Multi-Domain Docker Containers

Use case

We have several server applications in the same development environment, each application is bundled in a Docker container, e.g: "Container A" and "Container B".

With Docker those applications have the same IP address. One way to differentiate and access to an specific application is exposing different ports.


Containers exposing the same IP address and different ports

But that solution is a little bit confusing, does 8080 mean we are accessing to "application A"?

It would be simpler and easier to remind something like:


Accessing applications by domain name

Get that extra semantic value is much simpler than I thought at the beginning and you will see below.

How to Configure Multi-Domain Reverse Proxy

I said it is easy, because we almost have to do nothing, another container will do it for us, especifically we are going to use nginx-proxy, it will automatically generate the required NGINX configurations.

So, we will have 2 applications + 1 proxy, that is 3 containers.


You can download the full example at


3 containers, 2 applications + 1 proxy

Example Project Structure

  • docker-compose.yaml (Main configuration file describing architecture in previous picture)
  • a (Application A directory)
    • Dockerfile (Container A configuration file)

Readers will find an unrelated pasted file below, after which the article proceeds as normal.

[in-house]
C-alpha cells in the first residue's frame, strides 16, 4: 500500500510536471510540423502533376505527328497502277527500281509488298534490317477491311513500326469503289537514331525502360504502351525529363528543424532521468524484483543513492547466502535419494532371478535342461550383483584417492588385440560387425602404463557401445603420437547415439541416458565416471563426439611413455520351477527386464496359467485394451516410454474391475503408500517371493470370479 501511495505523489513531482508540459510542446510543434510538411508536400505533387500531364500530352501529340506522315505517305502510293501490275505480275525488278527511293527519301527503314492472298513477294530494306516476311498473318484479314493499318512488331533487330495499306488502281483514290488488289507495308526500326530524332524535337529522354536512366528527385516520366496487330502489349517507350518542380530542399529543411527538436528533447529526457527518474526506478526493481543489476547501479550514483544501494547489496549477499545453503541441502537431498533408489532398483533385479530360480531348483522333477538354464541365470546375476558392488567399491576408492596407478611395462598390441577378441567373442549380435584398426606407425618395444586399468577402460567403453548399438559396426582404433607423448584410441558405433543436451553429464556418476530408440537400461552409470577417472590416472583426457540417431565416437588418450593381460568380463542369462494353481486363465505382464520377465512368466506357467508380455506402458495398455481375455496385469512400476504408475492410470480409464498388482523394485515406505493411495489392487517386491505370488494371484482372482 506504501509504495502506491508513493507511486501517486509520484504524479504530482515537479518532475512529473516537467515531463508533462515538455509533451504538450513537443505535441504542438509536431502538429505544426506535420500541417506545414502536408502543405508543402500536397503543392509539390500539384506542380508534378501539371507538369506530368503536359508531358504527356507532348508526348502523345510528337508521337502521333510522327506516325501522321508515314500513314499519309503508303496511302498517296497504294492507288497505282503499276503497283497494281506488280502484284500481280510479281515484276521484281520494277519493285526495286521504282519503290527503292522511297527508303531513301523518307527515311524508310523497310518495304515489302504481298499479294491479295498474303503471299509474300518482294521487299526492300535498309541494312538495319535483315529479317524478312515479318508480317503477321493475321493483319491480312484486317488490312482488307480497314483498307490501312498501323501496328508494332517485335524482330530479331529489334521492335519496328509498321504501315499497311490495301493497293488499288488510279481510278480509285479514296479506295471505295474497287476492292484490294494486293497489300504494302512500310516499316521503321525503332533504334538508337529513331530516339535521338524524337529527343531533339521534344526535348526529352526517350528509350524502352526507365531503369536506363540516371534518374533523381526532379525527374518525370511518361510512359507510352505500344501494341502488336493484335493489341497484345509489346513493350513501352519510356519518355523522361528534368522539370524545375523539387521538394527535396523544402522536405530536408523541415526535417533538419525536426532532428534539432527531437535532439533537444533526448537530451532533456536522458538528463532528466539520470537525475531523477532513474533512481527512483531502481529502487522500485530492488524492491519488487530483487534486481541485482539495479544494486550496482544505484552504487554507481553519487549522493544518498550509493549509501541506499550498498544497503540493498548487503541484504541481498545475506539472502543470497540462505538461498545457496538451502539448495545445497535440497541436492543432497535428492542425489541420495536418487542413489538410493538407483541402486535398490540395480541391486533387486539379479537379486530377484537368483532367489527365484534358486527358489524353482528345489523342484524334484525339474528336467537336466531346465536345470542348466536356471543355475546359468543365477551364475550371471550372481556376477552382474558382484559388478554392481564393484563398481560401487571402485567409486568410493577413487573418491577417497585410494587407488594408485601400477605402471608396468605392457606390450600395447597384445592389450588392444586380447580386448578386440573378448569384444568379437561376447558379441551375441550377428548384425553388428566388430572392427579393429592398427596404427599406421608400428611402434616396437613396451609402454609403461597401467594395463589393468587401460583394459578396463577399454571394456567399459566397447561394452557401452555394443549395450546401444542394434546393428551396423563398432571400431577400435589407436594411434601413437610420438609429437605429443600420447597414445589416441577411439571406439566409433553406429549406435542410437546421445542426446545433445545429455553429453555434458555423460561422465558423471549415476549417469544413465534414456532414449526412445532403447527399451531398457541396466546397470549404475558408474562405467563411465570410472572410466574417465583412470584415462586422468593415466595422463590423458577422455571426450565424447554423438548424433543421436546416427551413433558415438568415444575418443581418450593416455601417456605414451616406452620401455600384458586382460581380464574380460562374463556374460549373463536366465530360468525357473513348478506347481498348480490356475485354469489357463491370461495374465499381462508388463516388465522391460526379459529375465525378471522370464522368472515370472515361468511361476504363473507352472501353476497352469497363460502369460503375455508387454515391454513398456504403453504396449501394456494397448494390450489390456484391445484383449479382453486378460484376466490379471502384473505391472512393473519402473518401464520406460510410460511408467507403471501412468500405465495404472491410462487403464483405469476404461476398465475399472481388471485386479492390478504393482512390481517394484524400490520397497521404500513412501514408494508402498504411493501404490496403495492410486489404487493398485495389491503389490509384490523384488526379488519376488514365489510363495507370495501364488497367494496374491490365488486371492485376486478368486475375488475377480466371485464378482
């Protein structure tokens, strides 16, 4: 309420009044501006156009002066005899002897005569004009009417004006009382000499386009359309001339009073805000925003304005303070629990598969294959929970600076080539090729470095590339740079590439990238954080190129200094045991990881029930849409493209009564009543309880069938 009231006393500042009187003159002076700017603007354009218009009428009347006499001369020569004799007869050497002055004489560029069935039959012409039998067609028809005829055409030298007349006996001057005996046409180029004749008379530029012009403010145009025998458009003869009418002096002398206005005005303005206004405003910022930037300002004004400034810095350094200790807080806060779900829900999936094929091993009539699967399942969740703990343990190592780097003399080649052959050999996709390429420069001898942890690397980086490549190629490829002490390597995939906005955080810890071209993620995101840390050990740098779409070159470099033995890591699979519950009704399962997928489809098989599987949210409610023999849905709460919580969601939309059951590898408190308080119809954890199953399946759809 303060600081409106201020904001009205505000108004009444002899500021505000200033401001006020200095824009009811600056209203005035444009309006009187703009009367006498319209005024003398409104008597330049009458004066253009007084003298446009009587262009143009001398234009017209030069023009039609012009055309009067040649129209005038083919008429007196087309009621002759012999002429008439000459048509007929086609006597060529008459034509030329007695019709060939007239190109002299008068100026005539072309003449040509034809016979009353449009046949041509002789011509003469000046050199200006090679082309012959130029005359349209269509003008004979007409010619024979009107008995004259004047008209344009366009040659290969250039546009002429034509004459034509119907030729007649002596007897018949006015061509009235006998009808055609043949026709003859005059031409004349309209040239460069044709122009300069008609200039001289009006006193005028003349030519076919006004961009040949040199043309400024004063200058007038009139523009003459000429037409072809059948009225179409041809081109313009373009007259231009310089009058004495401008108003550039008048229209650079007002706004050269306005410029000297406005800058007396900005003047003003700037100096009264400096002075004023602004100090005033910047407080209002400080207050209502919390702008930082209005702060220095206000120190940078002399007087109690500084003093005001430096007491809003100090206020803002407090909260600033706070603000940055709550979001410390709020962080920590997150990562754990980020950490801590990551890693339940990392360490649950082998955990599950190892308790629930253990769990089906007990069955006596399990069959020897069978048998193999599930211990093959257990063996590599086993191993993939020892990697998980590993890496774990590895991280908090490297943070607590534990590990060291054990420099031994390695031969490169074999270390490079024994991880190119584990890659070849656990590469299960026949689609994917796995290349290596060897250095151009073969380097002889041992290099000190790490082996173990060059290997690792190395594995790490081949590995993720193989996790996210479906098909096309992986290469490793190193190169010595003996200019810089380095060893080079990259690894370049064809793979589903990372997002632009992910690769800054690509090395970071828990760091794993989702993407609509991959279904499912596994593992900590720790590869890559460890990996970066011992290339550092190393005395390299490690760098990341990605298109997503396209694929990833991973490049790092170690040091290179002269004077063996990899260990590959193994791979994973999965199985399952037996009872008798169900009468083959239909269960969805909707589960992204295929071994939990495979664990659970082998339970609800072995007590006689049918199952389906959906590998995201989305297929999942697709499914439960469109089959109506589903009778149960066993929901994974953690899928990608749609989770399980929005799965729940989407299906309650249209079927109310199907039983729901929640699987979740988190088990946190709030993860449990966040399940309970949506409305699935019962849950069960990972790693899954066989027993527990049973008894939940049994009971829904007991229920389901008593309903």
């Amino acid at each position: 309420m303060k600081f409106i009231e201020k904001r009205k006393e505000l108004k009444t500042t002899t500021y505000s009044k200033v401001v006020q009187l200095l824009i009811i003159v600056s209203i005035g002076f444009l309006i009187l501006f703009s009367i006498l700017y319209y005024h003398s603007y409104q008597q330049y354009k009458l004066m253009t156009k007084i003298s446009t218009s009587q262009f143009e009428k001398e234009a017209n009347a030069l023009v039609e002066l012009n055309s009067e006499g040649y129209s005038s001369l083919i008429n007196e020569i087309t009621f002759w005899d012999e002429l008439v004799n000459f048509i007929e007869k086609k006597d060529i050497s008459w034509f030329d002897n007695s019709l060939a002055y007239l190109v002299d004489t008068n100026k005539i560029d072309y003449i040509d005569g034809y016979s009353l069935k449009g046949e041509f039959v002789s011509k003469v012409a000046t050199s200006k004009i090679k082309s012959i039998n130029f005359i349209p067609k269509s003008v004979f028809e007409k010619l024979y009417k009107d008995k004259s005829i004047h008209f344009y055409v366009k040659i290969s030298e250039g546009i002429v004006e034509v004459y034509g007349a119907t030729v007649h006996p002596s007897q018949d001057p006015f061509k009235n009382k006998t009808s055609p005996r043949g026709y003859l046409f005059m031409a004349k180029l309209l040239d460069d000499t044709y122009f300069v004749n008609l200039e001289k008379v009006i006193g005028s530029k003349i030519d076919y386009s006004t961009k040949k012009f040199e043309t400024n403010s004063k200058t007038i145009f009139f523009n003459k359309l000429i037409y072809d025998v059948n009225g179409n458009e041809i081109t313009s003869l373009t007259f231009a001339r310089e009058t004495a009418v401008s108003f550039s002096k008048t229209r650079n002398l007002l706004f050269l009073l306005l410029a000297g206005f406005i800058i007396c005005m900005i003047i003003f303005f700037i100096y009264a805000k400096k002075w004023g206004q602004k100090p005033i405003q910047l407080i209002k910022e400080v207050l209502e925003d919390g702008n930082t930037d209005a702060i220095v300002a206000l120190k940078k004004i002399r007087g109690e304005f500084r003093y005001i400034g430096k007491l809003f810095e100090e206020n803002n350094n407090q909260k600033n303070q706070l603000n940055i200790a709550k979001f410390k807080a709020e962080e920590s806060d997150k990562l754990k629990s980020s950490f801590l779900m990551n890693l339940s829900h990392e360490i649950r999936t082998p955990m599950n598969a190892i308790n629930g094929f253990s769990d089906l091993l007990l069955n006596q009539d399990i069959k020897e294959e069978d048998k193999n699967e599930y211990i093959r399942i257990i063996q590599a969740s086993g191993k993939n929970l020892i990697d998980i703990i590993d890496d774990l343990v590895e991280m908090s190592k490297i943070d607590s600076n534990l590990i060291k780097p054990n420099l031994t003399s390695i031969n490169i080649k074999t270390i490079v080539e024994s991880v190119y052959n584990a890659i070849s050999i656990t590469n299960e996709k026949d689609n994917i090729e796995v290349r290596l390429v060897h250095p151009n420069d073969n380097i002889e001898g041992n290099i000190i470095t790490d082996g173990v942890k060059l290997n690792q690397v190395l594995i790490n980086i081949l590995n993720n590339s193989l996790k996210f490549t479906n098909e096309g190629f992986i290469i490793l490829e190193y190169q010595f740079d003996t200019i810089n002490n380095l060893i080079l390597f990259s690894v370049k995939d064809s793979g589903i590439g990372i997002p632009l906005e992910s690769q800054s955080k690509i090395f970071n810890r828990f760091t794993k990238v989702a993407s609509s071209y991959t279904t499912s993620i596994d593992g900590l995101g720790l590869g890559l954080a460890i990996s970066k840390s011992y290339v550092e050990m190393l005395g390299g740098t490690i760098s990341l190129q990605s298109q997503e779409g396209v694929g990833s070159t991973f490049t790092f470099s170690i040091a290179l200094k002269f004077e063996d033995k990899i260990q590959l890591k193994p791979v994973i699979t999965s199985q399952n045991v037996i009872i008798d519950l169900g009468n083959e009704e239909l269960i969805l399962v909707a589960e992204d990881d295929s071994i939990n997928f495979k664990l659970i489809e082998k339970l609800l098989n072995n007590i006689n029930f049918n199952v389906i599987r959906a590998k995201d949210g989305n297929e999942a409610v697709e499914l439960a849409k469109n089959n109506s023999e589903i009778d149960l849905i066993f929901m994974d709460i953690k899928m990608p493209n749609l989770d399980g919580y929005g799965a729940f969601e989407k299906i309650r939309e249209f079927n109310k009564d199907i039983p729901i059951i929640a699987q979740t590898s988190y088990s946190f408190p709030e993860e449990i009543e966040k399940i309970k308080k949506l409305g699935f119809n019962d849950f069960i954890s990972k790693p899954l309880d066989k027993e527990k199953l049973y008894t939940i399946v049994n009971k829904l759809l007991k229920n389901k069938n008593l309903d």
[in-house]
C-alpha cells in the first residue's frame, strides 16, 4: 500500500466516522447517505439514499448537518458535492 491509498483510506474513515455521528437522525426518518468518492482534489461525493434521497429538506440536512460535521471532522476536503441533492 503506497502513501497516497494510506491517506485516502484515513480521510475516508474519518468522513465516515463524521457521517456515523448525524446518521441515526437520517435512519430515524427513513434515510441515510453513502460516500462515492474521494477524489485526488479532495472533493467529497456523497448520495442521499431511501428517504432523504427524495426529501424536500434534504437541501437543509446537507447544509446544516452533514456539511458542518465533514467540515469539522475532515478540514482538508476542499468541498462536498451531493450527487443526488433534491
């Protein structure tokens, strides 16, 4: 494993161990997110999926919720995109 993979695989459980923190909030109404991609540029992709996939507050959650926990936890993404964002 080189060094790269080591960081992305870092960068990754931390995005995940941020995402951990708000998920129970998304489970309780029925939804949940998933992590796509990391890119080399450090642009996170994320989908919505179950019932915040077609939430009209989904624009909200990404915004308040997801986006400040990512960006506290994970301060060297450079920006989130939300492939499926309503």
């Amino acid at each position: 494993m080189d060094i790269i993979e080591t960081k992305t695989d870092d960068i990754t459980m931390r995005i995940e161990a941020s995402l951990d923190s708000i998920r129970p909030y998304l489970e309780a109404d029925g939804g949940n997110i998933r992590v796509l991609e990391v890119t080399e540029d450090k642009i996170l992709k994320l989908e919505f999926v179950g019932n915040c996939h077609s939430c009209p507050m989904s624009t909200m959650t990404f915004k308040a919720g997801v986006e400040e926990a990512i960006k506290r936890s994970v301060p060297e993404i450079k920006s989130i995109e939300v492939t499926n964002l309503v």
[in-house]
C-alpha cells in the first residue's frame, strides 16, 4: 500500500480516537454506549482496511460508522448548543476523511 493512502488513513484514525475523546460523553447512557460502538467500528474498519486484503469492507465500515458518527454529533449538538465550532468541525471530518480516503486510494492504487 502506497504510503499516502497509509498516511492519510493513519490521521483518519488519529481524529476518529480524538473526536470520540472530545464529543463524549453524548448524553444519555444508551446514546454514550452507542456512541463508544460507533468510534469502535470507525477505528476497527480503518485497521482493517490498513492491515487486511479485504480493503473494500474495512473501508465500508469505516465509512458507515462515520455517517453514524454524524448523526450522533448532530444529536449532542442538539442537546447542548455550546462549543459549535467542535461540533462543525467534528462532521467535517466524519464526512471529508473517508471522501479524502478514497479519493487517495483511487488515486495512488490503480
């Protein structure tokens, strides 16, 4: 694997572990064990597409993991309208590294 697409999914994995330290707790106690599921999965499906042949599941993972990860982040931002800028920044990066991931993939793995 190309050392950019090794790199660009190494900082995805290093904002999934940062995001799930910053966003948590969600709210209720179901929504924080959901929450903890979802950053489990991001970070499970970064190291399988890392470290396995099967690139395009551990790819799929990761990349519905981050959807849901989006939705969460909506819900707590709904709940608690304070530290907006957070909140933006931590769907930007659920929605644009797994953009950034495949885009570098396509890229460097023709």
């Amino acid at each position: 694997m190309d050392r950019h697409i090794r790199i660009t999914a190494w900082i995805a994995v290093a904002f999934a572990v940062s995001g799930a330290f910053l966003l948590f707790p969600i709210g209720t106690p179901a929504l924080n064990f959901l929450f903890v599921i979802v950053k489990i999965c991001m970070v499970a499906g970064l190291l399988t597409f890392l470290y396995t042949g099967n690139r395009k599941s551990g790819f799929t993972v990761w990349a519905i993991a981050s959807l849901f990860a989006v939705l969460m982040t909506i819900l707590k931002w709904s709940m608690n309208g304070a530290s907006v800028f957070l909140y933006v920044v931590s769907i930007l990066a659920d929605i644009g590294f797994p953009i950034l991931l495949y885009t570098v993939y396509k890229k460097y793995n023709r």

• b (Application B directory)
    • Dockerfile (Container B configuration file)

Ver proyecto.

Architecture Configuration (docker-compose)

The relationships between containers is the most interesting part in this example.

docker-reverse-proxy-multi-domain/docker-compose.yaml (Source)

  build: a
  restart: always

  build: b
  restart: always

  image: jwilder/nginx-proxy
    - "80:80"
    - "443:443"
    - /var/run/docker.sock:/tmp/docker.sock:ro

  restart: always
  privileged: true
  • Lines 4 and 10: we configure the domain name for each application.
  • From line 13 there is proxy configuration (copy/paste part).
  • In lines 2 and 8 we tell docker-compose has to build Docker images within specified directory. For example, in line 2, we are saying that docker-compose has to build a Docker image using ./a/Dockerfile file.

Application Image Configuration

docker-reverse-proxy-multi-domain/a/Dockerfile (Source)

FROM httpd:2.4
RUN echo "<html><body><h1>A</h1>App A works!</body></html>" > /usr/local/apache2/htdocs/index.html

Line 1: We import an image with an apache server.

Line 2: It serves a file that prints "Host A" as default page.

The configuration for application B is pretty much the same:

docker-reverse-proxy-multi-domain/b/Dockerfile (Source)

FROM httpd:2.4
RUN echo "<html><body><h1>B</h1>App B works!</body></html>" > /usr/local/apache2/htdocs/index.html

Adding domain names to your development environment configuration

In Linux we just have to map the local address to domain names you have chosen, in the example and

#/etc/hosts             localhost.localdomain localhost
::1                 localhost6.localdomain6 localhost6

I just added 4 and 5 lines.

Everything ready!

Now we just have to test the example:

docker-compose build
docker-compose up

The 3 containers are running now.

So we can open our favourite web browser and go to It will show App A works!. If we go to then we will see App B works!.




In most of Linux distros you will need privileges to run Docker commands (sudo).